After filing for an initial public offering in June, Grants Pass, Ore.-based coffee chain Dutch Bros. Inc. announced it is seeking a $3.3 billion IPO valuation, or $18-$20 per share, according to a revised S-1 form filed with the U.S. Securities and Exchange Commission Tuesday. The company also plans to use the ticker symbol, BROS.
“The most important thing for us was building customer loyalty. If we could figure that out, we were winning. So, when people would come back day after day, we rolled out the red carpet,” Travis Boersma, cofounder and executive chairman of Dutch Bros. said in a letter accompanying Tuesday’s SEC filing.
According to the filing, Boersma — who started the company with his brother Dane, who passed away in 2009 from ALS — will own nearly three-quarters of the voting power for Dutch Bros.’ common stock. Dutch Bros’ Coffee’s partner, private equity firm TSG Consumer Partners, will own approximately 22% of voting power after initially investing in the company in 2018.
“Our vision for the company is simple: a bright future,” Boersma continued in his letter. “That vision isn’t limited to Dutch Bros. It’s about the whole community and how we can be of value, not just to our customers’ communities but also to the communities of origin where we source our coffee. It’s about helping people develop and grow.”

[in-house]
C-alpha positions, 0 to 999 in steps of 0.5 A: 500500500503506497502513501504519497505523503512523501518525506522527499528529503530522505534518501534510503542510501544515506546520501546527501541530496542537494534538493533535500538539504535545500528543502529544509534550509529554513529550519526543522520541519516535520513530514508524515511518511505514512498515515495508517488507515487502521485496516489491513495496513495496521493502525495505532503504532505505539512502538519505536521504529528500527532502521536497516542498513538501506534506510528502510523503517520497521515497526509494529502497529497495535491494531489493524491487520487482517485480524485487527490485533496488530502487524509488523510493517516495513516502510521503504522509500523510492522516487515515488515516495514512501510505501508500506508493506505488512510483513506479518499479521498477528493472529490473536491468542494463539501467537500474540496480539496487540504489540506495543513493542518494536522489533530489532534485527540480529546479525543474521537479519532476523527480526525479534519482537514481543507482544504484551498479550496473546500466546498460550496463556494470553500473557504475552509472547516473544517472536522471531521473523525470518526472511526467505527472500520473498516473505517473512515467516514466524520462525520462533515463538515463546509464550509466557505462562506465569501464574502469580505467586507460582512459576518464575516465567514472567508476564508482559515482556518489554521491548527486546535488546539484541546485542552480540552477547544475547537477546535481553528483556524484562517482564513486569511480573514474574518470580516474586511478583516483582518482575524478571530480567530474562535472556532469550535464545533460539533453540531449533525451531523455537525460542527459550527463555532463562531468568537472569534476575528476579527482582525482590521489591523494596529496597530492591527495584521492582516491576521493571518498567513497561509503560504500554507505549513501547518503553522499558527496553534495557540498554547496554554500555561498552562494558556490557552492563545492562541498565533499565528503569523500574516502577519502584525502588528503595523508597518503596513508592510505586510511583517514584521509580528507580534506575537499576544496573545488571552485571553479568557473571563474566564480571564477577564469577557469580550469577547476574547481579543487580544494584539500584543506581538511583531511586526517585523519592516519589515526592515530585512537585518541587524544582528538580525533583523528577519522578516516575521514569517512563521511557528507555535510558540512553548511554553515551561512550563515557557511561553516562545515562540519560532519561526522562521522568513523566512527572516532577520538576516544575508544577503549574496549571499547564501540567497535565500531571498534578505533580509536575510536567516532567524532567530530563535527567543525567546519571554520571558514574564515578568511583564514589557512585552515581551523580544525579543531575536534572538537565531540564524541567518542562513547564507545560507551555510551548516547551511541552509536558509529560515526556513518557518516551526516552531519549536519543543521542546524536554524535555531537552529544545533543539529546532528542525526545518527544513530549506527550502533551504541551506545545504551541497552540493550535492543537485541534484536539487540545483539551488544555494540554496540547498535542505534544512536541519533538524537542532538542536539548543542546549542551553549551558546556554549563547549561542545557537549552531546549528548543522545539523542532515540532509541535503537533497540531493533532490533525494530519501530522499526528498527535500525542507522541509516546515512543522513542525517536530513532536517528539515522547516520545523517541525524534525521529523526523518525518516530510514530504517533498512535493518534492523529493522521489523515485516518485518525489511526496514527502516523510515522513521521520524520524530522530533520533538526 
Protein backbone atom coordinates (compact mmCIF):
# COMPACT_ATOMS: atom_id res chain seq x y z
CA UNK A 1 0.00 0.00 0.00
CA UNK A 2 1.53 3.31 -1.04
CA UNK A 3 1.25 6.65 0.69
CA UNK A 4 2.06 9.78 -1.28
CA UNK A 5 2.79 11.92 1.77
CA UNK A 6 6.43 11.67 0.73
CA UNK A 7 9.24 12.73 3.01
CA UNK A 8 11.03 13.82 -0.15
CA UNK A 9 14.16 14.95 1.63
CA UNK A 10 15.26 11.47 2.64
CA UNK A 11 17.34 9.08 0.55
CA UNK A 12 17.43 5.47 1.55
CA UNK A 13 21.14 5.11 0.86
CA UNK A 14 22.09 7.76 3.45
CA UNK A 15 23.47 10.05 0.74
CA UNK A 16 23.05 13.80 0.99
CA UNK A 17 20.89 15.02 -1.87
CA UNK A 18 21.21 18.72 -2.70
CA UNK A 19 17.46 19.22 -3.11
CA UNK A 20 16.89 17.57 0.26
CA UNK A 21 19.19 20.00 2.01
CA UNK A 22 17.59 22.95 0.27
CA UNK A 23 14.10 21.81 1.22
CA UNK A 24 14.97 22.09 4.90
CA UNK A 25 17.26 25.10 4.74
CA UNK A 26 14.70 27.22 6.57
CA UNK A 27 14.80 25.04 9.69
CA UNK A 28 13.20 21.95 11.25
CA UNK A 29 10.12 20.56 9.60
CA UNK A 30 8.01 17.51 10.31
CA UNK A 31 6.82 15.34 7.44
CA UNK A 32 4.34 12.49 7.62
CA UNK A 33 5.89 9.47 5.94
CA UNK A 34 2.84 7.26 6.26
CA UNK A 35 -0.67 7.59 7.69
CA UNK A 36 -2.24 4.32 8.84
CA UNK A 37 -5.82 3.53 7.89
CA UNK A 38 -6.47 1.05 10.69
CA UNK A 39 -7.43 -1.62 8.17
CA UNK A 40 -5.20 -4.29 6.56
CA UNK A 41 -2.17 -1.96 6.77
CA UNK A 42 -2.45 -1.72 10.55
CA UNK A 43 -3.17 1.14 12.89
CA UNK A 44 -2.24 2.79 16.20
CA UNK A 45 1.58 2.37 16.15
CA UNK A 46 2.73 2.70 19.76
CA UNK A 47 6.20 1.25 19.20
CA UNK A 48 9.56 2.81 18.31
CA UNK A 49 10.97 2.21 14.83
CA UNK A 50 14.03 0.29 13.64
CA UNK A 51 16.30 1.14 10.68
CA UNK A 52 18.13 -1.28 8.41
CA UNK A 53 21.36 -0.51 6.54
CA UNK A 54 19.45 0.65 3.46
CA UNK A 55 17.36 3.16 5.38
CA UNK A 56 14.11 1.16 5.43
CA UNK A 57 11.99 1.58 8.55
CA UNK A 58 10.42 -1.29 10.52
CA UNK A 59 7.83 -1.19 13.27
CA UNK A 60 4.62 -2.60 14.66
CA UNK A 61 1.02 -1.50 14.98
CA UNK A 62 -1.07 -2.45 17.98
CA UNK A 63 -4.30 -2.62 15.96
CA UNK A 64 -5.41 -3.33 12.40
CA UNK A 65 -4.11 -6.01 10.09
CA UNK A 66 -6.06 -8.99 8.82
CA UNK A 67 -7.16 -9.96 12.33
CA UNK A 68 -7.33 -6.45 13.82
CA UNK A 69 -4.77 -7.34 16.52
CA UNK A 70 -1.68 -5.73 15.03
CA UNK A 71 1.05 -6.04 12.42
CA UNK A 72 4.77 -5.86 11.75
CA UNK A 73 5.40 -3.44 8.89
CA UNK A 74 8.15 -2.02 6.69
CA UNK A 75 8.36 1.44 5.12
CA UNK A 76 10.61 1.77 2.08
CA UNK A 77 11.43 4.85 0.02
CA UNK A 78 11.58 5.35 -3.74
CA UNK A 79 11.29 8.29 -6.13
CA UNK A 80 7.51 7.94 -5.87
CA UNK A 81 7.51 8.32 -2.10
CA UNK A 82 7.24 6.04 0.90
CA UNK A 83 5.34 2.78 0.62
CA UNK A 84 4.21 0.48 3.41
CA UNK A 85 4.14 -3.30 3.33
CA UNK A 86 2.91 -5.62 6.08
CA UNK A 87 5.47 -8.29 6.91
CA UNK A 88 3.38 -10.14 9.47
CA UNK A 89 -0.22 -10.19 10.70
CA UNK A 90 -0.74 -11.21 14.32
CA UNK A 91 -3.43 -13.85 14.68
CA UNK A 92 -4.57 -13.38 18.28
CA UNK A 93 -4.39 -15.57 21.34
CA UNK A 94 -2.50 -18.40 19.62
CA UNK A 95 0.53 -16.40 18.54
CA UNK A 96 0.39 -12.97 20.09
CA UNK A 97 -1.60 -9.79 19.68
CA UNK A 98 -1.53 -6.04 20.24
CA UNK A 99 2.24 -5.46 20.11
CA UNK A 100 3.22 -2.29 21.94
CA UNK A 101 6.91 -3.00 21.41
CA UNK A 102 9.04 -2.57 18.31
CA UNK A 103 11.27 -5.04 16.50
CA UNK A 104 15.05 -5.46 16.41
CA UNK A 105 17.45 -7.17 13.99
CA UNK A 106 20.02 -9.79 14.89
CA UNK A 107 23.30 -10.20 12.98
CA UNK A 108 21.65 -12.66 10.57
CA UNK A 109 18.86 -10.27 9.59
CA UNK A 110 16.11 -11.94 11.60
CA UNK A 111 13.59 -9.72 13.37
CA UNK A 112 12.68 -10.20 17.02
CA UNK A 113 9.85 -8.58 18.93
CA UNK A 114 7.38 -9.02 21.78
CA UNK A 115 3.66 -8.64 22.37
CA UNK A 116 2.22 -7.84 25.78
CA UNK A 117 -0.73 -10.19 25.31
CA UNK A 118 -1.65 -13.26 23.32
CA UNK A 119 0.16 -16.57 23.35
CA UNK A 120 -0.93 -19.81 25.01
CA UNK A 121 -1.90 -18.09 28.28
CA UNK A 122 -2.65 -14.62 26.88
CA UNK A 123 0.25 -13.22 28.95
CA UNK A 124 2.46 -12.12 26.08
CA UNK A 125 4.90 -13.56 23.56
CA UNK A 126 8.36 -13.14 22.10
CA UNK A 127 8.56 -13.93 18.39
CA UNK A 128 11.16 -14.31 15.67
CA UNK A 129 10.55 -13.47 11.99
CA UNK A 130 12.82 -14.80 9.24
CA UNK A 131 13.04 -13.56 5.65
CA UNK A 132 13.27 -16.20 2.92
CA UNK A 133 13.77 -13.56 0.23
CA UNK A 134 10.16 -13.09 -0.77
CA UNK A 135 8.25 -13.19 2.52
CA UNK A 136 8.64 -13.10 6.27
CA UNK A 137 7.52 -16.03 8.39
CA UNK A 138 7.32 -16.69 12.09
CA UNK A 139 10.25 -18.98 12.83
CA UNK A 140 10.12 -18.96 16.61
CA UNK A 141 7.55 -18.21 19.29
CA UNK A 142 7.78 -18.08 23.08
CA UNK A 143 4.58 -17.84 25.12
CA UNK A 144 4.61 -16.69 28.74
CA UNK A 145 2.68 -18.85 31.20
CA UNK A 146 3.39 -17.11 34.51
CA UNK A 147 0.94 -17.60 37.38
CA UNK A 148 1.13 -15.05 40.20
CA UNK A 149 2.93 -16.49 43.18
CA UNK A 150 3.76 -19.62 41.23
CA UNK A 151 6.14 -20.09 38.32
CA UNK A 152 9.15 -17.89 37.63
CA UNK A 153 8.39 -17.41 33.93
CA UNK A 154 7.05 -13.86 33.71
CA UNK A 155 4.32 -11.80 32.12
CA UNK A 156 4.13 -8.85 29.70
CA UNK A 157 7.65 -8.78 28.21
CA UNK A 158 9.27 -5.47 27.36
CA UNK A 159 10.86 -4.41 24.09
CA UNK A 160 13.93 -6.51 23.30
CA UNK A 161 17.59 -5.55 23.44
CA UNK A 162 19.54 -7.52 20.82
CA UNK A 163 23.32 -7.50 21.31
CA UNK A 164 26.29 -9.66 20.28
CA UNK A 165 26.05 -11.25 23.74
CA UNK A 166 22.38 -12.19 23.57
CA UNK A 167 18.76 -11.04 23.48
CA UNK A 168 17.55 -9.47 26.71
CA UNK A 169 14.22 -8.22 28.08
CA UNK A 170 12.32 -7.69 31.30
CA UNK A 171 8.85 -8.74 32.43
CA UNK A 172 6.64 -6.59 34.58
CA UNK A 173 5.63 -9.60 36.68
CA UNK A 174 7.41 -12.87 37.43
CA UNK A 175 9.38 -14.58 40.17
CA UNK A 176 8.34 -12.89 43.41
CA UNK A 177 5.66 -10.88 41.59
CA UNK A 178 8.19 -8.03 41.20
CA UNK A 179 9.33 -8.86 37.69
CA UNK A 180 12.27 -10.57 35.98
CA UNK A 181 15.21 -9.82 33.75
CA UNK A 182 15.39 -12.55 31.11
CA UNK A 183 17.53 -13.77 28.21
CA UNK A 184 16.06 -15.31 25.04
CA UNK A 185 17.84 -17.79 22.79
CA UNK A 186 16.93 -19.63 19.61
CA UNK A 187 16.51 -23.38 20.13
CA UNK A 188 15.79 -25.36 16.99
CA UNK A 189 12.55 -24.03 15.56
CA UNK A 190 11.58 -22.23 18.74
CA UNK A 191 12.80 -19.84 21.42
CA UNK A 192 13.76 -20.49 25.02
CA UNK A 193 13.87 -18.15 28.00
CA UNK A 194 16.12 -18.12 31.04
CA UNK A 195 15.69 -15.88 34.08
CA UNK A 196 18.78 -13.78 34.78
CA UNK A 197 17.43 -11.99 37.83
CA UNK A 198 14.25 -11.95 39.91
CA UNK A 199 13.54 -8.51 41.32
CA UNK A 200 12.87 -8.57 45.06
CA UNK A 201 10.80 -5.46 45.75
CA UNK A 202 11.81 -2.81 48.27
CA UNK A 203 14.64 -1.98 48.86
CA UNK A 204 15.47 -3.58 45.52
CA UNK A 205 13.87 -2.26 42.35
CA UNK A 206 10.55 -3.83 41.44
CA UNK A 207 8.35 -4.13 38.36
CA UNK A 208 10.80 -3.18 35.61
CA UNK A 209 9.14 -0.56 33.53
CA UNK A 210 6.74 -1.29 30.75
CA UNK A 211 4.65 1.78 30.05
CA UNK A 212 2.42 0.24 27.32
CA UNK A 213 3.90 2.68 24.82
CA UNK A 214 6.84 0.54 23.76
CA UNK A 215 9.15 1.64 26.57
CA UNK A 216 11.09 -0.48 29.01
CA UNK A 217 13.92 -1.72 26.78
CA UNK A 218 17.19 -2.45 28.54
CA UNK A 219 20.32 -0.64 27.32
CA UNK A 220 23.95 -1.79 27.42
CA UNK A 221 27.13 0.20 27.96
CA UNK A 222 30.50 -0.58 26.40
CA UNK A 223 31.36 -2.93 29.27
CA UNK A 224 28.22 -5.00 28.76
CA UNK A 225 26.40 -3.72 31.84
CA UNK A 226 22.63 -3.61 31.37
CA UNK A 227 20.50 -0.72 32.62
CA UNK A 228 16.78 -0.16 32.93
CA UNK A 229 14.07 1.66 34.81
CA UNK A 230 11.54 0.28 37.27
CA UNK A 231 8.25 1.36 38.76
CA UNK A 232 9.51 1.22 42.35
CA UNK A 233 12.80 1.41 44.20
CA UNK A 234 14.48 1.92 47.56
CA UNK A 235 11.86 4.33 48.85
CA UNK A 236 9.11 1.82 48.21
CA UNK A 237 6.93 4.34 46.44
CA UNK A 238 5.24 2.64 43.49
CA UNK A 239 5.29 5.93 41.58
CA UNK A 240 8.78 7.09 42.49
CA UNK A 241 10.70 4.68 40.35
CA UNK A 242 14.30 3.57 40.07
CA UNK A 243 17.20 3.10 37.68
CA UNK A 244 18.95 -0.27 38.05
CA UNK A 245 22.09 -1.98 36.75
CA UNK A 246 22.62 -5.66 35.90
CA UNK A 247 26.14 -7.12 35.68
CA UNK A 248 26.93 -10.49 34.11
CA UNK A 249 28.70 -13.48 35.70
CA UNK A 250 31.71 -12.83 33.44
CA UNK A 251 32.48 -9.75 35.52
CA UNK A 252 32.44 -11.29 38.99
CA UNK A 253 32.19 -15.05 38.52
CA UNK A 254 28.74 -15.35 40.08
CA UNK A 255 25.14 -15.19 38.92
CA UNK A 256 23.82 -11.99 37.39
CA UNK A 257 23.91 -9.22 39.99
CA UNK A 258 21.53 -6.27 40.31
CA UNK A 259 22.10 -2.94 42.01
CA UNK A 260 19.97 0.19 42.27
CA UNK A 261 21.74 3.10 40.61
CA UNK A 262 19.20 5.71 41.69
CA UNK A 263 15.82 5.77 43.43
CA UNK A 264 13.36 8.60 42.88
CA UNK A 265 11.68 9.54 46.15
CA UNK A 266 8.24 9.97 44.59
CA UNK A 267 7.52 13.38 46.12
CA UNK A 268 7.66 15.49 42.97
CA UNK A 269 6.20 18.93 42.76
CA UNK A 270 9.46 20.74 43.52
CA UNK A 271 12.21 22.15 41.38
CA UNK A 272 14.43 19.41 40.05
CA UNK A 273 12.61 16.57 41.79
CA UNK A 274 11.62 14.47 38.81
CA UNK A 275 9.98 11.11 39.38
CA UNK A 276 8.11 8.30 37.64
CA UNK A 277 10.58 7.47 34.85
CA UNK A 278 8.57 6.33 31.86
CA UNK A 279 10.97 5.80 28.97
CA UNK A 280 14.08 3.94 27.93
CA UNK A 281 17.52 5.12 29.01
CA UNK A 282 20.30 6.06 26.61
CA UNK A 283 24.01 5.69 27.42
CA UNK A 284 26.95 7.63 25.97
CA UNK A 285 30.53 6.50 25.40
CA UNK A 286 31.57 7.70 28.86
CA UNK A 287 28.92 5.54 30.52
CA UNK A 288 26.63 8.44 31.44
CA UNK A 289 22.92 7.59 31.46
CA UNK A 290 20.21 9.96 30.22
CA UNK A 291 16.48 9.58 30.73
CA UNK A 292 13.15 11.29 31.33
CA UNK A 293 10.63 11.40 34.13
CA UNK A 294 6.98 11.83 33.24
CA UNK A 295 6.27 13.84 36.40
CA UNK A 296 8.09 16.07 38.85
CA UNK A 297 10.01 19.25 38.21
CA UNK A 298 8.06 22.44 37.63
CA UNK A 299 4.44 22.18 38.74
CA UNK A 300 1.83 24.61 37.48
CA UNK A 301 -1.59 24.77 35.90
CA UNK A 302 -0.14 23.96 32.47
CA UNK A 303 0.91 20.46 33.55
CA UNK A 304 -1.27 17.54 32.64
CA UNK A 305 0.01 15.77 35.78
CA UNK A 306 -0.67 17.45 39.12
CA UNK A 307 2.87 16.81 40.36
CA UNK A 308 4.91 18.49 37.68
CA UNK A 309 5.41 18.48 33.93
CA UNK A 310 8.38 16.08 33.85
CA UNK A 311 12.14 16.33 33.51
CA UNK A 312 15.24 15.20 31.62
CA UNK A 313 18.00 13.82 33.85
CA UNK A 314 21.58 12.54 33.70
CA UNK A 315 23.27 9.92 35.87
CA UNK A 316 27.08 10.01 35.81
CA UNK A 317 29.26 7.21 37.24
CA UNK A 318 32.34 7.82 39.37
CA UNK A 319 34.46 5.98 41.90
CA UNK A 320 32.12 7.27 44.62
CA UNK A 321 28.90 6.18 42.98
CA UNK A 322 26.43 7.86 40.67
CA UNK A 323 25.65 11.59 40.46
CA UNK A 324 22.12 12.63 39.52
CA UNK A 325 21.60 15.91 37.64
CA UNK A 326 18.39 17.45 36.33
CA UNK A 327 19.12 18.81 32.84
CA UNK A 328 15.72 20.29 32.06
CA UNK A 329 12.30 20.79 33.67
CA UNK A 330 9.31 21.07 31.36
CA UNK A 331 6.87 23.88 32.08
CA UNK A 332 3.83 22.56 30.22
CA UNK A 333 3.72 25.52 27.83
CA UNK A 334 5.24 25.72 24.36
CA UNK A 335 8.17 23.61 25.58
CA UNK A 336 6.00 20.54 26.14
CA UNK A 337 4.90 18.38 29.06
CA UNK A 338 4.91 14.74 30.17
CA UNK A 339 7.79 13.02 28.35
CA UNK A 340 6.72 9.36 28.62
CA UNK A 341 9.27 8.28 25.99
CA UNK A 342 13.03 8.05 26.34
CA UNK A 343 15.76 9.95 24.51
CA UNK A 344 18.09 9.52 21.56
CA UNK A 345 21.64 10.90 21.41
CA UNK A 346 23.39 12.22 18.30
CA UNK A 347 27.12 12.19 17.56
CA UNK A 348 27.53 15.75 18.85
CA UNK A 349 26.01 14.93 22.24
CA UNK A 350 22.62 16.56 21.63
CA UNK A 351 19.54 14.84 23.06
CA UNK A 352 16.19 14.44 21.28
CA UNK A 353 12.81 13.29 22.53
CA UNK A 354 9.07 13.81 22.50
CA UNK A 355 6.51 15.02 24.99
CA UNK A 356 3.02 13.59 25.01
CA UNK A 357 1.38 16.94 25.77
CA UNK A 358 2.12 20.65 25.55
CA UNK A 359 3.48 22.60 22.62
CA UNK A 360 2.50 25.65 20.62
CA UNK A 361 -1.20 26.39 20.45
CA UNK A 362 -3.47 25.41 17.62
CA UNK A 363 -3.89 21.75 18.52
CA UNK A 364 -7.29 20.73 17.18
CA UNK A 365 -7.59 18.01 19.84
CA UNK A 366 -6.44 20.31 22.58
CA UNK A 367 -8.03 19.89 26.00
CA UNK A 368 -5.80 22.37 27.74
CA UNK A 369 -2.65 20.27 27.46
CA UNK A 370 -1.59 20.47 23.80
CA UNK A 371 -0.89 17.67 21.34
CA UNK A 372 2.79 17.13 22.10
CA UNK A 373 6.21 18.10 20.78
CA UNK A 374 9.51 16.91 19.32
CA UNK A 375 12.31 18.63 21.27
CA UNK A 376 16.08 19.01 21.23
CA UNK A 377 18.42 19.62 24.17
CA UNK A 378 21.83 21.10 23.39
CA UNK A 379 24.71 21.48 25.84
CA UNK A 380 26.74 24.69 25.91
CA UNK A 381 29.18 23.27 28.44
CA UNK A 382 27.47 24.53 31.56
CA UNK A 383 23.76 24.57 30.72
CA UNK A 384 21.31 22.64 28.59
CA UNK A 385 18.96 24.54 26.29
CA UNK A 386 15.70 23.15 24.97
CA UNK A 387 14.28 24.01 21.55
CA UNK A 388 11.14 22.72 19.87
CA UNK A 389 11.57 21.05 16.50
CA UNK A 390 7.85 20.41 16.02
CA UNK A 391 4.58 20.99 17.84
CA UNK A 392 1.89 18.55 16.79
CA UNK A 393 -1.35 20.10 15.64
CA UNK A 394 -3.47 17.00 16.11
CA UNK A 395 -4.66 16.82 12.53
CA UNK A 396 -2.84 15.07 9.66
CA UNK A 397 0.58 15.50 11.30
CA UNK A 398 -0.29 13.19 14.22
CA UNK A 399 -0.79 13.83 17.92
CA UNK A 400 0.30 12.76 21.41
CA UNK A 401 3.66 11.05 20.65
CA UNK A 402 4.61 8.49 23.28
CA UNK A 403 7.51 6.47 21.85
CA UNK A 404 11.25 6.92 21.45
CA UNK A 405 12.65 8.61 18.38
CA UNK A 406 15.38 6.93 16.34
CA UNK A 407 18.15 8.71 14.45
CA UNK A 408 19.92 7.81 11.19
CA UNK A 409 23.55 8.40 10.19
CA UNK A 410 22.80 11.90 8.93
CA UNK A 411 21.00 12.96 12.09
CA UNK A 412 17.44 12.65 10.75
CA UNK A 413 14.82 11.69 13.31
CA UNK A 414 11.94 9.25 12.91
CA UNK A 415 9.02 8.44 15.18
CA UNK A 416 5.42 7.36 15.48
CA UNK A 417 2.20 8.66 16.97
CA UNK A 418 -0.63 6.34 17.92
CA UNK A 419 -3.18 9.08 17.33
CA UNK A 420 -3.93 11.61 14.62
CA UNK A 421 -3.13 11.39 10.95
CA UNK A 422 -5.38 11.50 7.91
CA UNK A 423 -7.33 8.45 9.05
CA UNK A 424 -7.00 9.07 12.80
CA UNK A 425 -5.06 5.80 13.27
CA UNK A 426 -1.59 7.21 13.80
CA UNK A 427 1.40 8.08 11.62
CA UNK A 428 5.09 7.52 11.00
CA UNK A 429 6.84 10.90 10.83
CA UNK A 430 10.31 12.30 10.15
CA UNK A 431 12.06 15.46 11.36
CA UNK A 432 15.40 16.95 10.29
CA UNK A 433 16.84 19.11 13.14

He also announced in his letter that they plan to donate 1% of net proceeds from their IPO to various charitable organizations.
After 30 years in operation, Dutch Bros. Coffee currently owns 470 drive-thru cafes in 11 states. In 2020, revenues increased 61.3% despite the challenges of COVID-19, though expenses were also up, which cut net income by almost 80%.
This has been a record-breaking year already for U.S. public offerings. First Watch just registered for a possible IPO this week. Krispy Kreme has plans to go public later this year, and Sweetgreen just announced an IPO in June. In July, Portillo’s confirmed that the company has plans to go public and had just submitted a draft registration, while Olo was also one of the highest-profile public offerings this year, with Noah Glass’ digital platform beginning to trade publicly in March.
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